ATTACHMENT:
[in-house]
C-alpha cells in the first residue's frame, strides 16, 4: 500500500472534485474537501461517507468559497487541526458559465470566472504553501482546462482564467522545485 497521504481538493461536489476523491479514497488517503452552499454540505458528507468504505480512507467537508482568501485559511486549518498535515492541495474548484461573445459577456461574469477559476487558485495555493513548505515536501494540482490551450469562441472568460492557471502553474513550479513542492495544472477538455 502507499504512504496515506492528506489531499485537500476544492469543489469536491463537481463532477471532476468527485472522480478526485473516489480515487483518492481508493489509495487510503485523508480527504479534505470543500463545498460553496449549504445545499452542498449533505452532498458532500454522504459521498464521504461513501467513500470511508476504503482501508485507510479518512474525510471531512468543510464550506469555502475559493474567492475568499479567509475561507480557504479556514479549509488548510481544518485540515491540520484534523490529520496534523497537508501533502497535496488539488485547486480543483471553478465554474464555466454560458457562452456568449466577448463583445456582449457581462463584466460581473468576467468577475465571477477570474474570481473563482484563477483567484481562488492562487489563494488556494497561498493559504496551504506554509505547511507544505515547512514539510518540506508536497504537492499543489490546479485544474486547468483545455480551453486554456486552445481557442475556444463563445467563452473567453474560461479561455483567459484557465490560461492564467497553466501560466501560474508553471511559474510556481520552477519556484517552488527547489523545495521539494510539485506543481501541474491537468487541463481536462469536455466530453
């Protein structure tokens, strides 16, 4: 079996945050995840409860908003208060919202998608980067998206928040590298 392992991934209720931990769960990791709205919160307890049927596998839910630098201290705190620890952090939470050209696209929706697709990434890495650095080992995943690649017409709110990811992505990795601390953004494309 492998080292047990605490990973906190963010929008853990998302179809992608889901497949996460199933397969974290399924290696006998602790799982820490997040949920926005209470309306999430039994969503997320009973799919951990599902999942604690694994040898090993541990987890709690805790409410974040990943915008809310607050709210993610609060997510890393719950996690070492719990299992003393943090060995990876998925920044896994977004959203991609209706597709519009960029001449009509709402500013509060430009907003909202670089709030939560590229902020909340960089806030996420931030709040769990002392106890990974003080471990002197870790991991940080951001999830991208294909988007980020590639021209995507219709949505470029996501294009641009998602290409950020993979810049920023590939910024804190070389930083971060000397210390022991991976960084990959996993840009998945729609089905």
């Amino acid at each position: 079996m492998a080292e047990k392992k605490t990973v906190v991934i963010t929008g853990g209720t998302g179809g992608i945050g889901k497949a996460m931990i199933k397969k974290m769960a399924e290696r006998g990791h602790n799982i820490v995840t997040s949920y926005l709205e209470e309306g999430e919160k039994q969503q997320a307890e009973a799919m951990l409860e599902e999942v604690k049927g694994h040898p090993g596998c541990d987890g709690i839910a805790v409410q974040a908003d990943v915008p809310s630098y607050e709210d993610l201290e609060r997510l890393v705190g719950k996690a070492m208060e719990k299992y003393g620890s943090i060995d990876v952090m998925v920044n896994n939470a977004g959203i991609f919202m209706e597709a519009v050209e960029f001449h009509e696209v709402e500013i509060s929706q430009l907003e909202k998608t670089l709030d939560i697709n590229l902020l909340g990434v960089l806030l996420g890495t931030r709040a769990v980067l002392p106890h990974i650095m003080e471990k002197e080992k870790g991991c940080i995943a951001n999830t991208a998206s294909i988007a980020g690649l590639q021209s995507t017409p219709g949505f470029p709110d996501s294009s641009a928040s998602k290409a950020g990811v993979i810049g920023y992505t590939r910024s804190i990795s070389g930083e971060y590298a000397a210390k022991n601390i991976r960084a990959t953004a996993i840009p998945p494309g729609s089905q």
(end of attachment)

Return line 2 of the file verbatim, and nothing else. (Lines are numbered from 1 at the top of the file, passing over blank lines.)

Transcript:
C-alpha cells in the first residue's frame, strides 16, 4: 500500500472534485474537501461517507468559497487541526458559465470566472504553501482546462482564467522545485 497521504481538493461536489476523491479514497488517503452552499454540505458528507468504505480512507467537508482568501485559511486549518498535515492541495474548484461573445459577456461574469477559476487558485495555493513548505515536501494540482490551450469562441472568460492557471502553474513550479513542492495544472477538455 502507499504512504496515506492528506489531499485537500476544492469543489469536491463537481463532477471532476468527485472522480478526485473516489480515487483518492481508493489509495487510503485523508480527504479534505470543500463545498460553496449549504445545499452542498449533505452532498458532500454522504459521498464521504461513501467513500470511508476504503482501508485507510479518512474525510471531512468543510464550506469555502475559493474567492475568499479567509475561507480557504479556514479549509488548510481544518485540515491540520484534523490529520496534523497537508501533502497535496488539488485547486480543483471553478465554474464555466454560458457562452456568449466577448463583445456582449457581462463584466460581473468576467468577475465571477477570474474570481473563482484563477483567484481562488492562487489563494488556494497561498493559504496551504506554509505547511507544505515547512514539510518540506508536497504537492499543489490546479485544474486547468483545455480551453486554456486552445481557442475556444463563445467563452473567453474560461479561455483567459484557465490560461492564467497553466501560466501560474508553471511559474510556481520552477519556484517552488527547489523545495521539494510539485506543481501541474491537468487541463481536462469536455466530453